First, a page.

When building your french drains, you should also consider the depth of your drainage pipe since it will have an impact on the water flow rate through your system. In regions where there are elevation variations, a shallower pipe may create extra pressure, whereas a deeper pipe may enable more water to go through with less pressure.

Overlooking the Direction of Water Flow

Here, you should evaluate your yard’s flood-prone zones. Before you begin designing, you must choose a basic direction for the flow of your French drain. Water should flow away from your property in the proper direction.

Consider the disadvantages of having exposed gravel in your yard as well. You should consider, for instance, how it impacts driving. You could also think about how the gravel would impact your yard’s views and recreational spaces.

Incorrect Slope is Among French Drain Mistakes

Let’s begin once more at the beginning. The objective of a French drain is to guide water away from the home without using a motor or pump.

Water must therefore be absorbed, and trench mechanisms down the slope. The phrase “produce continuous and positive slope of 2 – 4%” might also be used.

Simple trenching and water collection can result in immediate flooding and long-term structural issues for the home. Water will undoubtedly harm the foundation wall if it persists.

Engineers and qualified professionals recommend a French drain slope of at least 1 percent, but we prefer somewhat more. This is because dirt and sand build up inside pipe walls, and the steeper slope makes it simpler to push them through.

Installing weeping tile two to four inches lower every ten feet will make it simpler. There are certain projects that have challenging altitudes and a finite height. There, we advise a slope of at least 1 percent, but preferably more.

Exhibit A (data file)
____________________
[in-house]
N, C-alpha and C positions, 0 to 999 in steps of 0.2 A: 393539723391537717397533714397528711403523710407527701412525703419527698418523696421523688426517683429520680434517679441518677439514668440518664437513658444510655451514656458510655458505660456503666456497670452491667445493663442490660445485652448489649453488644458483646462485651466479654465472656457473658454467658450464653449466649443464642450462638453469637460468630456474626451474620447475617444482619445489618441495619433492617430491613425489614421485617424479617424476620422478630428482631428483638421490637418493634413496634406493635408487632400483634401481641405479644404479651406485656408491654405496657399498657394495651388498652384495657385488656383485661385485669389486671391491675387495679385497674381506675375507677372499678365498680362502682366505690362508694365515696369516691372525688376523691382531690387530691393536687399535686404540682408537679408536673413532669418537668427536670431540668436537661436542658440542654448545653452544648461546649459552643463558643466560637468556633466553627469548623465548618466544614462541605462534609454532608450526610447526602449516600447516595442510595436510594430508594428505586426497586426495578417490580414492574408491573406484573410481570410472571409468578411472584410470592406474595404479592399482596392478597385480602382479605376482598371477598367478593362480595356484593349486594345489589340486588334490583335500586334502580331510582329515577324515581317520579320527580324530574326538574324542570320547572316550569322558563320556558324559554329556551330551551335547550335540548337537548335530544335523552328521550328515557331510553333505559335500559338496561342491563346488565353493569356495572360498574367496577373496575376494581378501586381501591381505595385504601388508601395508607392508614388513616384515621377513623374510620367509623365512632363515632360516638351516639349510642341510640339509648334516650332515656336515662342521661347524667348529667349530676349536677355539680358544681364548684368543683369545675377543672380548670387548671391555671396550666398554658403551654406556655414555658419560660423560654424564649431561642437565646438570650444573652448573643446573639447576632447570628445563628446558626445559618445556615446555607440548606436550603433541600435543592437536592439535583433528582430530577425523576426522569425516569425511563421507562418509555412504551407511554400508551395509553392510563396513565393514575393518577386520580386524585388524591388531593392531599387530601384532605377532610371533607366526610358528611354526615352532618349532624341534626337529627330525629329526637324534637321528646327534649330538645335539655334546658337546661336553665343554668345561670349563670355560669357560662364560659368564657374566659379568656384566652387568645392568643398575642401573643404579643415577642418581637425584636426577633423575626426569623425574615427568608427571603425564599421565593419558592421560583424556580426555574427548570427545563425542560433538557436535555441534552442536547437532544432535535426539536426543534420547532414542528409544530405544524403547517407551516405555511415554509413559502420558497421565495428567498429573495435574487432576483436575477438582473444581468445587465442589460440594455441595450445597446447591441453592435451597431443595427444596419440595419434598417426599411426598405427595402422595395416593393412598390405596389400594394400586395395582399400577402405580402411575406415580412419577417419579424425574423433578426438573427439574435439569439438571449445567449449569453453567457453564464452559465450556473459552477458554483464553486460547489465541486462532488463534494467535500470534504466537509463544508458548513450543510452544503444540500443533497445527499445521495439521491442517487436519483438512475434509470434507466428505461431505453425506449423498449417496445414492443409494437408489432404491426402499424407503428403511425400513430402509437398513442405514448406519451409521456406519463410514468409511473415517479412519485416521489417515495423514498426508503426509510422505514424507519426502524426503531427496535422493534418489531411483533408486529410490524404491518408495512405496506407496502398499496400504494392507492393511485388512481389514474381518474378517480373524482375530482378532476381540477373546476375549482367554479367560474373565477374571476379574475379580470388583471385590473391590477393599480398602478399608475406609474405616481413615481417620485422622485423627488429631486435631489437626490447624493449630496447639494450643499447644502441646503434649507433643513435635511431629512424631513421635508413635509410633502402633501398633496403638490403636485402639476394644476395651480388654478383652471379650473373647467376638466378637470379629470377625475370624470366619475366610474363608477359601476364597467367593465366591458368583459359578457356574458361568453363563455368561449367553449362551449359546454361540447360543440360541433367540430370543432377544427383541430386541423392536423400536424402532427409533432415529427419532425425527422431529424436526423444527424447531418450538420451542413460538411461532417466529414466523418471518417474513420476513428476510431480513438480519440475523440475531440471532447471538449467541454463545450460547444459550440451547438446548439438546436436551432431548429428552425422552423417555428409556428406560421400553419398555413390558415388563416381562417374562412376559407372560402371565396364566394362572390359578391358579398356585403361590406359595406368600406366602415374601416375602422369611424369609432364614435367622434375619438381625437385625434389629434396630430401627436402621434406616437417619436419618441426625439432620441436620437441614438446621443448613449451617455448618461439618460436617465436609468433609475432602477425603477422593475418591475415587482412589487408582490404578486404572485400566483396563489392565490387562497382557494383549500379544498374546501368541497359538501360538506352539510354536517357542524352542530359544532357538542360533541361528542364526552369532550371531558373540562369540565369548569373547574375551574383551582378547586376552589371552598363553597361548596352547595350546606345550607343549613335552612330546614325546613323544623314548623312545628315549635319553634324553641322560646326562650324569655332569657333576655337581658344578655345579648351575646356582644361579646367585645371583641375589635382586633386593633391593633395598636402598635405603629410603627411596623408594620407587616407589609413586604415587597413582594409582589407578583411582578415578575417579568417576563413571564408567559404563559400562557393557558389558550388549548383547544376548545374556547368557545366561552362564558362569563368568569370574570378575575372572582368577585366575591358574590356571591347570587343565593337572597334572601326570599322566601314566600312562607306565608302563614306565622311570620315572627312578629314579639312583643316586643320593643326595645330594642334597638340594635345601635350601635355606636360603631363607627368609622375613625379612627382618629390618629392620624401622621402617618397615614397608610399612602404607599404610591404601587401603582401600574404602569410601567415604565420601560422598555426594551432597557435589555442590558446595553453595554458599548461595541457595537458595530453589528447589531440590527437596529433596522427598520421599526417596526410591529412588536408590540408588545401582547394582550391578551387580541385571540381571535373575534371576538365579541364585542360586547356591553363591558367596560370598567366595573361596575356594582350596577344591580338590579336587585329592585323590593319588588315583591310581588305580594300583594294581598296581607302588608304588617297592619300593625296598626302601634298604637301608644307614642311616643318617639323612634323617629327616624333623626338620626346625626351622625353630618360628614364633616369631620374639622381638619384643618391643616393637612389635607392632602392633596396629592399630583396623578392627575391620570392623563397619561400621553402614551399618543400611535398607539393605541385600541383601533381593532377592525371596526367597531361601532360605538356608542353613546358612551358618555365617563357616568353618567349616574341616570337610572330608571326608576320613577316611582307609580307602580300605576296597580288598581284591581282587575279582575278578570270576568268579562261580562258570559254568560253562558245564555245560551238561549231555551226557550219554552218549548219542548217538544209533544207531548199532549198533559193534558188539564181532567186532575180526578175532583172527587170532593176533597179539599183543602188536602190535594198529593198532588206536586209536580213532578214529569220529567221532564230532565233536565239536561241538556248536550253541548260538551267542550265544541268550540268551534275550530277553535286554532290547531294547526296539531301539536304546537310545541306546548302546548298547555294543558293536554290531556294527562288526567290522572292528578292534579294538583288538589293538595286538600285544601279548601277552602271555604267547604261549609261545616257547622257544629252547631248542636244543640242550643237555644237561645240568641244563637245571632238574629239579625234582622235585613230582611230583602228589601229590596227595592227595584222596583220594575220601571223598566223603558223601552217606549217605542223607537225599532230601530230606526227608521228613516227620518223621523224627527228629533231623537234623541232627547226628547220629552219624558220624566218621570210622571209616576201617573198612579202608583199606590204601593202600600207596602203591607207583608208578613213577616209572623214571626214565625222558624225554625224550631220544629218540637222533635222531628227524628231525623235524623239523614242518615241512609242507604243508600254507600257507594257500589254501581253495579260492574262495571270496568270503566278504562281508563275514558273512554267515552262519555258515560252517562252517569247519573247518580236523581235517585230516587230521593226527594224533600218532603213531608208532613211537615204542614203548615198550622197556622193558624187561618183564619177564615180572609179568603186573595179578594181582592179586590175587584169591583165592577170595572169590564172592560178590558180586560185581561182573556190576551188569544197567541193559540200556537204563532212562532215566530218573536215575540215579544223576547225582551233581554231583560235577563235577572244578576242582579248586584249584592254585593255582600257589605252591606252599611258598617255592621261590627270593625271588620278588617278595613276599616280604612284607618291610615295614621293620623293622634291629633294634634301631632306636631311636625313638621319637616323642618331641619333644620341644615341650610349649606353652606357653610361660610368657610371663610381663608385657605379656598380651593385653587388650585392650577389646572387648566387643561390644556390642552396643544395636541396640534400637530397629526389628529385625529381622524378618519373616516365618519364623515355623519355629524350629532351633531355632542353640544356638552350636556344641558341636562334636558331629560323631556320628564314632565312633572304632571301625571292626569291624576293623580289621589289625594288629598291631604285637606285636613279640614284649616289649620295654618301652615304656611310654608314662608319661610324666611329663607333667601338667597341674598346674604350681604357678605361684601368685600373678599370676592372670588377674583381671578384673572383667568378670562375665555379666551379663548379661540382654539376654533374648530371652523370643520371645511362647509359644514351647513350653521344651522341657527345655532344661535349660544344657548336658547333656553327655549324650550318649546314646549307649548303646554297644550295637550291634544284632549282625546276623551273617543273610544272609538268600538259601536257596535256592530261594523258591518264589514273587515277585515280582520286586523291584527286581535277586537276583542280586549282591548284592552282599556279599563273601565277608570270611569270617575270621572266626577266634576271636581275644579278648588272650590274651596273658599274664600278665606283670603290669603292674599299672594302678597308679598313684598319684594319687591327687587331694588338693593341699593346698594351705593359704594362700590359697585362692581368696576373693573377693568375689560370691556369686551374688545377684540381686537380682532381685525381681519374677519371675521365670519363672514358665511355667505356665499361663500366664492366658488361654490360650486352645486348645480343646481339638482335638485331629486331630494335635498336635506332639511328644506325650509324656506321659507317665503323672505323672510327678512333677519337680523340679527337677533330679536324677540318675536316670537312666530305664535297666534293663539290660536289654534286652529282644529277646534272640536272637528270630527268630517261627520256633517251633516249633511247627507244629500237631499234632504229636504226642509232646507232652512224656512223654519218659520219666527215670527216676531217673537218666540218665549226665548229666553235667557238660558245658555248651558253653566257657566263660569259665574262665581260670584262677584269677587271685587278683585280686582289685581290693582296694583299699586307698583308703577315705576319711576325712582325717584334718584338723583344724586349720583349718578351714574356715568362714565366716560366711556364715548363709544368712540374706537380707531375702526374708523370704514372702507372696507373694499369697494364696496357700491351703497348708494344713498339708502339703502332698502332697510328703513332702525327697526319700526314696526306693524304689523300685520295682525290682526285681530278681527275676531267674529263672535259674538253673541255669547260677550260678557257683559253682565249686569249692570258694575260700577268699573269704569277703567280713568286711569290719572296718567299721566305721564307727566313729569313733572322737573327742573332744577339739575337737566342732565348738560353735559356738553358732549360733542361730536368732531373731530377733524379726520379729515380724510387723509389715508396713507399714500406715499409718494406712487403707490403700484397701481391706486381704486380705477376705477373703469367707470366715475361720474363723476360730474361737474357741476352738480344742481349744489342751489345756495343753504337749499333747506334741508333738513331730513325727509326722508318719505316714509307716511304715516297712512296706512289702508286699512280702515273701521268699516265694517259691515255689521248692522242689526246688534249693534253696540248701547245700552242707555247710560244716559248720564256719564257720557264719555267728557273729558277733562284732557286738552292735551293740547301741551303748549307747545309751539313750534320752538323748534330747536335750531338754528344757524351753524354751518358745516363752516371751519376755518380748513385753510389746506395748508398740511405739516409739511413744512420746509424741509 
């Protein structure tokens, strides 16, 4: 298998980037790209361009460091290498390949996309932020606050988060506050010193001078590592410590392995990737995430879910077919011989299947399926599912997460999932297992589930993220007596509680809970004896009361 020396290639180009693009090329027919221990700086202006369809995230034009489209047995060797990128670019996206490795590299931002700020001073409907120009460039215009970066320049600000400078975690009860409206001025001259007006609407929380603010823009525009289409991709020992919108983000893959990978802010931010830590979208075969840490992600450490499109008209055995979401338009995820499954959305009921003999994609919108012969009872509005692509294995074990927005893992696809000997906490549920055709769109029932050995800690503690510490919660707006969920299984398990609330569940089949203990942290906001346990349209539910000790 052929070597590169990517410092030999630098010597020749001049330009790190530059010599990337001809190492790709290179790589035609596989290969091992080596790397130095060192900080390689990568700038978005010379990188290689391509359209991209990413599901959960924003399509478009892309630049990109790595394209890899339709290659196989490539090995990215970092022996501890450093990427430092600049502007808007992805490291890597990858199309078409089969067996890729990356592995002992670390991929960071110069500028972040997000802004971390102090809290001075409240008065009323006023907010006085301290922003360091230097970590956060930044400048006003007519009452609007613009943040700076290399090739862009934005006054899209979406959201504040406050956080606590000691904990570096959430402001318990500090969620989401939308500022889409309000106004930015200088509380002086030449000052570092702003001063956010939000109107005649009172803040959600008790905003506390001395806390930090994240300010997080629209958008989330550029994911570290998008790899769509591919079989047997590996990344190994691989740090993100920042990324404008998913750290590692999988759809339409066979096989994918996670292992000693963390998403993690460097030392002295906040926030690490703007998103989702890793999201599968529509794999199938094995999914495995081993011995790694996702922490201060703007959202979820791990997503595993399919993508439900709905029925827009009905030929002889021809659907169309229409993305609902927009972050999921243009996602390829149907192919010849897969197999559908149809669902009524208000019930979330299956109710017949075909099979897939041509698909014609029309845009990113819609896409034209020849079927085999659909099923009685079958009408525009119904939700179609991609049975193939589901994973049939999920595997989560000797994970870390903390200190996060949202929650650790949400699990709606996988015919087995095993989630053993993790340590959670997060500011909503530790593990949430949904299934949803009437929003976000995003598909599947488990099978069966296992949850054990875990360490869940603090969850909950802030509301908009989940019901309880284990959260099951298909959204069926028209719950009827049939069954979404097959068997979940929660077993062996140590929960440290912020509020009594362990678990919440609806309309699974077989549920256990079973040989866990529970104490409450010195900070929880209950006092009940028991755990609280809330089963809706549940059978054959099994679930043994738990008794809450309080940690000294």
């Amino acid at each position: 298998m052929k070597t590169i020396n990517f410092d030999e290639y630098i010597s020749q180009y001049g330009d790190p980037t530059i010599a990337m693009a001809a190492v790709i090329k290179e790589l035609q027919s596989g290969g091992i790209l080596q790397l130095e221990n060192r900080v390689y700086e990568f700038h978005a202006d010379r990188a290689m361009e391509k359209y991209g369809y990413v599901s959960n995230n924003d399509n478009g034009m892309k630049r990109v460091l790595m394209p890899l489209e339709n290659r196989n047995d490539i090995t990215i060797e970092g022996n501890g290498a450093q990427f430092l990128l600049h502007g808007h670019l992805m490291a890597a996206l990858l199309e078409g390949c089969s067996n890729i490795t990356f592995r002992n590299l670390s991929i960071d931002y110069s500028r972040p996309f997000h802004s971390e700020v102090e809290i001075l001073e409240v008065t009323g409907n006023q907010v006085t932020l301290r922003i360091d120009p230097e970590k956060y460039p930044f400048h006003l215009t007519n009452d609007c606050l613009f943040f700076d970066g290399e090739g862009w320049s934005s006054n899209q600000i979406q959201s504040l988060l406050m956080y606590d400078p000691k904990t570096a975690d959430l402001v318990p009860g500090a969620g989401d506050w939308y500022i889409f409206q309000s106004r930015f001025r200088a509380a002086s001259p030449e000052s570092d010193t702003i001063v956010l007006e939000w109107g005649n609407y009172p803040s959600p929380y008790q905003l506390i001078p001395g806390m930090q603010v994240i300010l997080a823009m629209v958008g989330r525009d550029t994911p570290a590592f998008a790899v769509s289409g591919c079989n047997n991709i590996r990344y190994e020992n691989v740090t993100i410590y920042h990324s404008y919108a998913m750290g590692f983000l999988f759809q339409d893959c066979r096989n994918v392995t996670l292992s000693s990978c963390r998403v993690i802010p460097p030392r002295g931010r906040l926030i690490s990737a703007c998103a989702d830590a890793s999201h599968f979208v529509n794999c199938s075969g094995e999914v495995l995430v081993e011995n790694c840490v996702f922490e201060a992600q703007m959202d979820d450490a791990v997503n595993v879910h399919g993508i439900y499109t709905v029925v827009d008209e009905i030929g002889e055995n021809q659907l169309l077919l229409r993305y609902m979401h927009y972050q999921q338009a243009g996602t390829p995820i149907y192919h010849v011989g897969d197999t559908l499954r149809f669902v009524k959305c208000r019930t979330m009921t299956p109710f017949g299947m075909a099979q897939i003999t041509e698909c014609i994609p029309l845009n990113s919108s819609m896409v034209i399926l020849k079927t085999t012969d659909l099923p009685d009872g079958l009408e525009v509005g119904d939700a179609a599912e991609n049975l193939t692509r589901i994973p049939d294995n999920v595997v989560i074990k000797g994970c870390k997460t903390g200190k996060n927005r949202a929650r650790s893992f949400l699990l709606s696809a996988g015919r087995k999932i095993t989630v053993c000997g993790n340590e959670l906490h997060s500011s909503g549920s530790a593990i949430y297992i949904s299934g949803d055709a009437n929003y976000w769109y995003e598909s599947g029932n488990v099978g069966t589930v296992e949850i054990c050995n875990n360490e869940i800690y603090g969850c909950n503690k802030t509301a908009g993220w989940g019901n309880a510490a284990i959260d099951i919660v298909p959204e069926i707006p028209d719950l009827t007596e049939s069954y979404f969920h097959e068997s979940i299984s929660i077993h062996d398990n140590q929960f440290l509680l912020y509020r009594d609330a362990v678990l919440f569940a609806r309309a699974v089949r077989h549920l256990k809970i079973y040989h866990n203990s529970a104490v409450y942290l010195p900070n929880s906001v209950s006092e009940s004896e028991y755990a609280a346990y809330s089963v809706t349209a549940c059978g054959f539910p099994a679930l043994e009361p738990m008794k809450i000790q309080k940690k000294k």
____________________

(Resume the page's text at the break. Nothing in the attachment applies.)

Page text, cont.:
Not Leveling the Ground Around Your French Drain

A french drain should have flat ground all around it. To prevent water from leaking out of the pipe, the ground should be level around a french drain. Water will be possible to seep through and leak out of the pipe if the ground is not level. Both a slope and an inclination are possible for the ground.

A trench that has been constructed to collect surface water and divert it away from the foundation of your property is known as a french drain. Gravel, sand, stones, or other materials with drainage properties are used to fill the trench. Storm water management or subsurface drainage systems are other names for french drains.

Missing Drain Fabric

The lack of fabric to prevent the pipe from being clogged with dirt and other debris is the next error on our list of common French drain installation faults.

A buildup of dirt and tiny rocks can completely obstruct a weeping tile, causing water to flow in the other direction, back toward the house. The alternative to this is to have no french drain at all. Trees, roots, and the landscape are all susceptible to damage.